3 ABM themes to expect at Dreamforce 2017 [Marketing]


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Every fall, over 100,000 people descend on a three-block radius of San Francisco to shut down traffic, annoy the locals and turn the normal 30-minute wait for Philz into a two-hour shuffle through hell. Just kidding. I love Dreamforce. Seriously. The crowds are massive, the content is overwhelming, and the wait for a beer is endless, but there are amazing experiences to be had.
This year’s Dreamforce, taking place November 6-9, has the chance to be the best one yet. Why? Well, for starters, Salesforce has really been leaning into B2B and Account-Based Marketing (ABM).
With the launch of Einstein ABM in June 2017, Salesforce has validated the value of the ABM category and established it as a strategy worth investing in. With interest in ABM increasing, it makes sense that Salesforce will be amping up the amount of ABM content available at Dreamforce. Here are a few themes you’ll likely see throughout the week:

Full-funnel ABM

In the past few years, the ABM technology landscape has grown to include a staggering number of vendors. The strategy even has its own category in Scott Brinker’s Marketing Technology Landscape.

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But while the growth of the space speaks volumes for the permanence of the strategy, it’s created some challenges for marketers looking to invest in ABM technology. Though a majority of the vendors in the space claim to offer ABM solutions, their technology typically addresses only one or two pieces of the sales and marketing funnel.

To truly see success across the funnel, B2B marketers need the ability to connect all of their technologies and tie them together with one consistent data model across the whole funnel, from targeting to engagement to conversion.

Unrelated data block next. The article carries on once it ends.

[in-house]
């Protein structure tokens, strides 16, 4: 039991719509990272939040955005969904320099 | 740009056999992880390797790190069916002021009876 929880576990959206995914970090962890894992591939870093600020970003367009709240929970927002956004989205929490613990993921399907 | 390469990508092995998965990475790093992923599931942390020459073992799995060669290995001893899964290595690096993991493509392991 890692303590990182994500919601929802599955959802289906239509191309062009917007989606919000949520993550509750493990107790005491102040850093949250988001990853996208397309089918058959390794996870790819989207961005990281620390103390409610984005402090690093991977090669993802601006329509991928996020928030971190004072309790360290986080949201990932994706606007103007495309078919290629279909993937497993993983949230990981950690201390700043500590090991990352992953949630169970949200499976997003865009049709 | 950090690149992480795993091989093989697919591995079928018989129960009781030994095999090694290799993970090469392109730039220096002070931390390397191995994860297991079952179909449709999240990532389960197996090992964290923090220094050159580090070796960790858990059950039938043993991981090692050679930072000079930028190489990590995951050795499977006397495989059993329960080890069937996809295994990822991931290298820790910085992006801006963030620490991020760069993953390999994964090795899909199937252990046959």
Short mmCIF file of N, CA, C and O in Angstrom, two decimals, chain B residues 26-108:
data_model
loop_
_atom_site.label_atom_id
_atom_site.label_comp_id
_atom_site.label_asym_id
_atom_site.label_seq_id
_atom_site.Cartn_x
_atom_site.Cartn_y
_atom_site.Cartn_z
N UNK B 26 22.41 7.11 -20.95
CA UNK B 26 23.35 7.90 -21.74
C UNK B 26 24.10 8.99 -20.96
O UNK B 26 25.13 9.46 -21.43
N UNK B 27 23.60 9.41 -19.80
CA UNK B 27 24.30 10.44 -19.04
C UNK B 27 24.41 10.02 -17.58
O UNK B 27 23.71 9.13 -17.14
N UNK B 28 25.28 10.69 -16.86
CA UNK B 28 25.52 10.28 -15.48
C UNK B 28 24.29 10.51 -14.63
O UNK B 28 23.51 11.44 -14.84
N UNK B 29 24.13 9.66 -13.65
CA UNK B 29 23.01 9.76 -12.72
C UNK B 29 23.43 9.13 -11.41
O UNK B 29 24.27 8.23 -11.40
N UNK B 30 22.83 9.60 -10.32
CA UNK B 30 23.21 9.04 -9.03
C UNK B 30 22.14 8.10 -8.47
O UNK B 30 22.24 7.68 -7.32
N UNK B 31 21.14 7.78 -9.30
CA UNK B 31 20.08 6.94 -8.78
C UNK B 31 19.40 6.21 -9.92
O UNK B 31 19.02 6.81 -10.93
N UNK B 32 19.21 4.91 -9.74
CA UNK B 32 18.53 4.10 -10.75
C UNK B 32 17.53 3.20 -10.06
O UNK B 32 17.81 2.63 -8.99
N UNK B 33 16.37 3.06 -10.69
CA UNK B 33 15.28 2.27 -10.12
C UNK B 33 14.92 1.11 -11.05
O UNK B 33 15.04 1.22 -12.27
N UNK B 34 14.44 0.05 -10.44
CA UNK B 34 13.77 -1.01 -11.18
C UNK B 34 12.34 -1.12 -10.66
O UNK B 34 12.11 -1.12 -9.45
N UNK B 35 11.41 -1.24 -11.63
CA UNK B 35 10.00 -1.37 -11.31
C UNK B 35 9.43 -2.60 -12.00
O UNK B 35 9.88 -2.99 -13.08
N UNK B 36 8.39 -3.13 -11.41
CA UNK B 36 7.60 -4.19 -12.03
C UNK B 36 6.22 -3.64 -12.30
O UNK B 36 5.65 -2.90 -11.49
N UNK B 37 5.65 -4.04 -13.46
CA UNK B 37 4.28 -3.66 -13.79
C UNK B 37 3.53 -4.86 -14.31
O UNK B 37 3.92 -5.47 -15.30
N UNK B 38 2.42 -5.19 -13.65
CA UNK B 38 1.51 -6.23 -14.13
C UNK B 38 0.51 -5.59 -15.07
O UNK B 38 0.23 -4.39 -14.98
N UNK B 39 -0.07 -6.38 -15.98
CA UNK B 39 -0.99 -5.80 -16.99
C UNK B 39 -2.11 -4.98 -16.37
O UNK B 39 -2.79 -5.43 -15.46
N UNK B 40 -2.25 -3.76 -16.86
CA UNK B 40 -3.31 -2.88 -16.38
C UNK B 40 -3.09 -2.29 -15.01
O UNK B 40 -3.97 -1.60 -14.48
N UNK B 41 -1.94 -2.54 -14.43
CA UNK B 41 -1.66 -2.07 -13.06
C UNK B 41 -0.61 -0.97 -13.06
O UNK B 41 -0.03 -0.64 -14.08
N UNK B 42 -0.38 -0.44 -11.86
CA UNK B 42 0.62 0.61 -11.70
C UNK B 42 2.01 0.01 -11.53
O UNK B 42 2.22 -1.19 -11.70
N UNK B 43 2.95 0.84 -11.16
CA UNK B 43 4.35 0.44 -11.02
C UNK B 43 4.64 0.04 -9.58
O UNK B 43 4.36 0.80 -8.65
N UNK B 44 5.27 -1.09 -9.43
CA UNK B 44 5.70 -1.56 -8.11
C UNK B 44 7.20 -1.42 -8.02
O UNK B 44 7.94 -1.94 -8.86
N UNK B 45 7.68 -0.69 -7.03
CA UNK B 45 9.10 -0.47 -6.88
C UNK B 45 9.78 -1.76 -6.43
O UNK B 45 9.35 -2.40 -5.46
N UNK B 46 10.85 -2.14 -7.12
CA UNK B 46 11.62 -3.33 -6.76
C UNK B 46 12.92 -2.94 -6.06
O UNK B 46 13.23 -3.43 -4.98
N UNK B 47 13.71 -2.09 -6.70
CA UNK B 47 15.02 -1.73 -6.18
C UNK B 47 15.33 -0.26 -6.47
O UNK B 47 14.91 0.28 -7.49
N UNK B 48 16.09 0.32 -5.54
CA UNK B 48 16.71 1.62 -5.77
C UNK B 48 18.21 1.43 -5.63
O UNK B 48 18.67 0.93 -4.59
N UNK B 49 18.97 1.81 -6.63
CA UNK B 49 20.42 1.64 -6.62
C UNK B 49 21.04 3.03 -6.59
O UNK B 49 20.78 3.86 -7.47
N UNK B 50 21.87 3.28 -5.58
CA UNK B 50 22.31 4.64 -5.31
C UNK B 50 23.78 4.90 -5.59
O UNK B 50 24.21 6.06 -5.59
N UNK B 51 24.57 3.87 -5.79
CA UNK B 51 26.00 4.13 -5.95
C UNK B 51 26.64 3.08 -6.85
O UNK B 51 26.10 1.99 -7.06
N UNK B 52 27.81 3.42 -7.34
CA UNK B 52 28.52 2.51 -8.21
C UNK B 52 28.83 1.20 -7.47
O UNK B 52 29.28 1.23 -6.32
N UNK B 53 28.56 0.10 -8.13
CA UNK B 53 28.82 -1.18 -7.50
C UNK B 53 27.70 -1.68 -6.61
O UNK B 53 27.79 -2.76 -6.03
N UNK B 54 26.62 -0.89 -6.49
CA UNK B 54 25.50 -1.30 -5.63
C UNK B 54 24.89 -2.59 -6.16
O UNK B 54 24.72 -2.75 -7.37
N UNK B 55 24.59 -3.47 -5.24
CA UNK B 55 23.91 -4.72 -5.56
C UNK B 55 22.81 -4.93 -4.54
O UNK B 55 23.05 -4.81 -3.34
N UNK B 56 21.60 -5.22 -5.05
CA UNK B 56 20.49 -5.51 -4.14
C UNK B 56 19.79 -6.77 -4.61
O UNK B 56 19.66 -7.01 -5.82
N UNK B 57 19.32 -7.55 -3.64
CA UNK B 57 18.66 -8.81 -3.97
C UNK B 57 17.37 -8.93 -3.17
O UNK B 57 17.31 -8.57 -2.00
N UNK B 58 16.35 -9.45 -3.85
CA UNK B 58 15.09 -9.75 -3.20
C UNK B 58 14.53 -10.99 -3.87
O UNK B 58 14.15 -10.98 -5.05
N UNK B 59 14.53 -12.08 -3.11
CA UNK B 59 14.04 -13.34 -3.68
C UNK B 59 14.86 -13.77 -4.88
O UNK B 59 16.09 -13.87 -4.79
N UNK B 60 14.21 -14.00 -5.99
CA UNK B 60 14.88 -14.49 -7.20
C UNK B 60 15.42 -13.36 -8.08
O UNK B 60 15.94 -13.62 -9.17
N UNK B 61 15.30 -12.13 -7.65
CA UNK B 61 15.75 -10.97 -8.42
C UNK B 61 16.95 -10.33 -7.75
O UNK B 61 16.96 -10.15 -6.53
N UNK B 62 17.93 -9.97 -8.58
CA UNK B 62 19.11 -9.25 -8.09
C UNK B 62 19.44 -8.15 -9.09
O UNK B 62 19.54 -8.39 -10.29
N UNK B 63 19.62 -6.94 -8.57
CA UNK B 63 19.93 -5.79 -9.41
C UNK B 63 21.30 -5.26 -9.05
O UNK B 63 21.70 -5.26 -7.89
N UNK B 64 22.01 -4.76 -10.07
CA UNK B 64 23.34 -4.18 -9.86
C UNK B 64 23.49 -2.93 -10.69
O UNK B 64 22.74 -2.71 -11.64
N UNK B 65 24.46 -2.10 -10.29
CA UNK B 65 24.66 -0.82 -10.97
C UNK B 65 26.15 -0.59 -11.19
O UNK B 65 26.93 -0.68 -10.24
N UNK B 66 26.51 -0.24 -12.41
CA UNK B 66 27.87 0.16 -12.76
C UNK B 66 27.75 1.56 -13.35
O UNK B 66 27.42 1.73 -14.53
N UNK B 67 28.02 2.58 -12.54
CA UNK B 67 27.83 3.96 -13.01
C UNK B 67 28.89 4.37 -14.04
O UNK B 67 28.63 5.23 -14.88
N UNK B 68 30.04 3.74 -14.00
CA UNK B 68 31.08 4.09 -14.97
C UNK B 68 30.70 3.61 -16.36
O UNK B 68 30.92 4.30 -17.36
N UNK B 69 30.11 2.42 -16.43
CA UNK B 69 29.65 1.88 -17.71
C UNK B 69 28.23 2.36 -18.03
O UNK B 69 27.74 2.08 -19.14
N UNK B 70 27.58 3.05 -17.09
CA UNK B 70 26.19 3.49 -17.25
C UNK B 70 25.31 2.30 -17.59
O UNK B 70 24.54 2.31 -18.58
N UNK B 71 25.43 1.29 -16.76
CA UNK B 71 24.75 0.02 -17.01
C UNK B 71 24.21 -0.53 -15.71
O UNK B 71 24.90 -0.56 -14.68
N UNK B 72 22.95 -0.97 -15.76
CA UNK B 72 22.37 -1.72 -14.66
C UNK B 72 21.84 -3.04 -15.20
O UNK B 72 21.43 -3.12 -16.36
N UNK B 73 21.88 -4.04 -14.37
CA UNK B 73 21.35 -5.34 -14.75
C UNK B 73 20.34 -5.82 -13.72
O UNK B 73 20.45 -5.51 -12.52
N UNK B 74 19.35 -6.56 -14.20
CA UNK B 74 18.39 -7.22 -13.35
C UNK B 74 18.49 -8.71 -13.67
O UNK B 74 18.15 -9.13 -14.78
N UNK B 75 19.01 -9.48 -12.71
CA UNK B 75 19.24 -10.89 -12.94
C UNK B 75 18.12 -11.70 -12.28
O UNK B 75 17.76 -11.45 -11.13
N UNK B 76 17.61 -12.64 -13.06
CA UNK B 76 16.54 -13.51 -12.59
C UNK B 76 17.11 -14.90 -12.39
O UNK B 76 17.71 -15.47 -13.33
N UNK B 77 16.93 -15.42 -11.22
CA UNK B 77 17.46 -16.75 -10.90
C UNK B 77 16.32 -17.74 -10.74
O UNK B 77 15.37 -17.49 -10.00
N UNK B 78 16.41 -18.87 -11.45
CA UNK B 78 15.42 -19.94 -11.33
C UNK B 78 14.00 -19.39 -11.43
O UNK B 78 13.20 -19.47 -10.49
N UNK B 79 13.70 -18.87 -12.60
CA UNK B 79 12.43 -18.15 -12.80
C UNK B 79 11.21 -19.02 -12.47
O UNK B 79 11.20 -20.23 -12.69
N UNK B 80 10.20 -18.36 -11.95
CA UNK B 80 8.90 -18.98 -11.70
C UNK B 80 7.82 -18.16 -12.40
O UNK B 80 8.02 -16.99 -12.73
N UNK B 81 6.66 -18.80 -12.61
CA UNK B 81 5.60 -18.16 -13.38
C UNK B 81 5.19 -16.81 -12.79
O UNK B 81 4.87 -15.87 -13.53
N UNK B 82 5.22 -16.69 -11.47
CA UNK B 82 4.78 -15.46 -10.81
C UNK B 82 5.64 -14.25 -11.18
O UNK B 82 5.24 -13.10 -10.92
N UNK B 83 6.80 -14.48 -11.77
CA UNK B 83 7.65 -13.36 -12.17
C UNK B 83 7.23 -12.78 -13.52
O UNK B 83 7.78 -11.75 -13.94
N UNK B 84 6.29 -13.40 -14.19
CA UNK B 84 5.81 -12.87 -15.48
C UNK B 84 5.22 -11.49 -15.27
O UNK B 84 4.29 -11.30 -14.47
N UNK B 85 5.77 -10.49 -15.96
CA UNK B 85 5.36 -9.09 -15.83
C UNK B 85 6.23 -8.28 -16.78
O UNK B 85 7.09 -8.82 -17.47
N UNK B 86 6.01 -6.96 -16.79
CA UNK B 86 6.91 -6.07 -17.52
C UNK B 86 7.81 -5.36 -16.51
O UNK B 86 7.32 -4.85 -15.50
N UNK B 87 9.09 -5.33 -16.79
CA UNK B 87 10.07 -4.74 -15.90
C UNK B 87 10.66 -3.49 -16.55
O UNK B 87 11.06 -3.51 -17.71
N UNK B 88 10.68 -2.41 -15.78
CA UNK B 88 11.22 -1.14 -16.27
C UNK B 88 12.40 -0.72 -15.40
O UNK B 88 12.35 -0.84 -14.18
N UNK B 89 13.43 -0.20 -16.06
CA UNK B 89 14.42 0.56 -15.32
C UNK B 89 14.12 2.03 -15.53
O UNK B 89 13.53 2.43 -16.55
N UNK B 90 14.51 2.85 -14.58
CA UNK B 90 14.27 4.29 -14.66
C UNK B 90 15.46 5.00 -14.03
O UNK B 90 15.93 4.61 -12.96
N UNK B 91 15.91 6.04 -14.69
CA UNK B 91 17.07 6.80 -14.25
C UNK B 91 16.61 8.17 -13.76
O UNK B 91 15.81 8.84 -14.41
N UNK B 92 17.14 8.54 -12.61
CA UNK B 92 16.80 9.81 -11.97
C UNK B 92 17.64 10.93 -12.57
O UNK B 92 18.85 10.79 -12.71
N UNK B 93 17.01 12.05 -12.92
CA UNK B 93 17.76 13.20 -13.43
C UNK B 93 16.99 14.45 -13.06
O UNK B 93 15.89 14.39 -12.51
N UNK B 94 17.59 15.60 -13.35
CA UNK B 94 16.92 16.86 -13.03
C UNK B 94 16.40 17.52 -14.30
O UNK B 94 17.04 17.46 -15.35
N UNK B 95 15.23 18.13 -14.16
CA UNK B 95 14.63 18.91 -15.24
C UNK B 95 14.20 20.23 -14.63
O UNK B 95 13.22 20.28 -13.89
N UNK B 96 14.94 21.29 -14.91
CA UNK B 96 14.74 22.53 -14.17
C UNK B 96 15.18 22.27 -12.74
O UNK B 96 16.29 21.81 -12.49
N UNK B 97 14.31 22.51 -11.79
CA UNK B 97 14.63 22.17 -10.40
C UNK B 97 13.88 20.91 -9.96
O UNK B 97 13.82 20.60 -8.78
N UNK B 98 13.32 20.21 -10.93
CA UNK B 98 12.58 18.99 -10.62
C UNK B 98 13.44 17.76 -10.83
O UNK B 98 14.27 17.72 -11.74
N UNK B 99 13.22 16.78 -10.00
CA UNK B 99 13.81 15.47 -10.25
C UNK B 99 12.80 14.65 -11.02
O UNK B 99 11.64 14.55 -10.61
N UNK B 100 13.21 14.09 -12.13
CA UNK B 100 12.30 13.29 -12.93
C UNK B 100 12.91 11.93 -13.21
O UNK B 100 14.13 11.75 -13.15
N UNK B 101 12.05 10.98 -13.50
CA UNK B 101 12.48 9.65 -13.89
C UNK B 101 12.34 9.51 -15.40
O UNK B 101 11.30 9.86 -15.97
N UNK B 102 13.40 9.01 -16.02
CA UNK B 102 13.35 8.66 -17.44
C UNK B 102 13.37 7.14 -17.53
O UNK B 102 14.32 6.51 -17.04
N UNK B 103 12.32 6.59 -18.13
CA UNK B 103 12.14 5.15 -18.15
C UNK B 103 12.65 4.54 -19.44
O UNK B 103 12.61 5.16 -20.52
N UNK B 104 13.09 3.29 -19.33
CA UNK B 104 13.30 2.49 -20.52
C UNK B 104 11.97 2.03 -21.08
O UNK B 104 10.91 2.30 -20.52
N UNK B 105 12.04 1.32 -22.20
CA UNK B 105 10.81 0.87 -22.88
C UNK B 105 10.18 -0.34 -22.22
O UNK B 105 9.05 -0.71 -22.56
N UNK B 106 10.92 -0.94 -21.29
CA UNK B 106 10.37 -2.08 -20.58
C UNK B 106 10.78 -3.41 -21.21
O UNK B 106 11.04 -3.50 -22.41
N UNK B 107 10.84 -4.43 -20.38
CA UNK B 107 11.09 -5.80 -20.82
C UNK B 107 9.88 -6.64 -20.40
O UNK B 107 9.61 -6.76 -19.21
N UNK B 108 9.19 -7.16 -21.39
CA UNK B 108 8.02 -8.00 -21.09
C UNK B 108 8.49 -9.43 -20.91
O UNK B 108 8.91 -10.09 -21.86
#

Moving from ‘why’ to ‘how’

The ABM category has developed incredibly quickly. In a few short years, much of the market has moved from asking, “Why should I do ABM?” to “How do I get started?” and even, “How do I do it really well?”

That may seem like an obvious development, but as the market moves past the early adopter phase, it means that people are looking for concrete examples of how other companies have done this.

What are the potential hurdles? How can I increase the likelihood of success? And how do I measure success? With dozens of presentations by actual ABM practitioners, attendees will have the chance to learn first-hand from the companies that stuck their toes in the water first.

ABM partnerships proliferating

The final thing you’ll notice at Dreamforce, if you are paying attention to ABM, is that more vendors will be developing partnerships.

Whether formal, or informal, more vendors are realizing that collectively, we’ve created a lot of confusion in the market. The category has grown so quickly, and there are so many voices out there trumpeting ABM (many of whom don’t actually have ABM solutions — they’re just along for the ride) that marketers are confused.

By partnering with other ABM providers, even just on messaging, we can start to provide a more clear and consistent message to the market. Trying to add a bit of method to the madness will be a continuing theme in 2018.

Conclusion

Salesforce’s increased investment in ABM means a lot for the category, and it’s even more promising to see ABM front and center at this year’s Dreamforce. If you’re around for the conference next week and want to talk all things ABM, drop me a line on Twitter.

Some opinions expressed in this article may be those of a guest author and not necessarily MarTech Today. Staff authors are listed here.

About The Author

Peter Isaacson has over 25 years of marketing experience in both B2B and B2C marketing, ranging from branding, advertising, corporate communications and product marketing on a global scale. As CMO for Demandbase, Peter is responsible for overall marketing strategy and execution, including product, corporate and field marketing. Prior to joining Demandbase, Peter was CMO at Castlight Health, helping to scale the company and build the marketing team prior to its successful IPO. Peter got his start in advertising, working at agencies in New York on accounts ranging from Procter & Gamble to Compaq computers.

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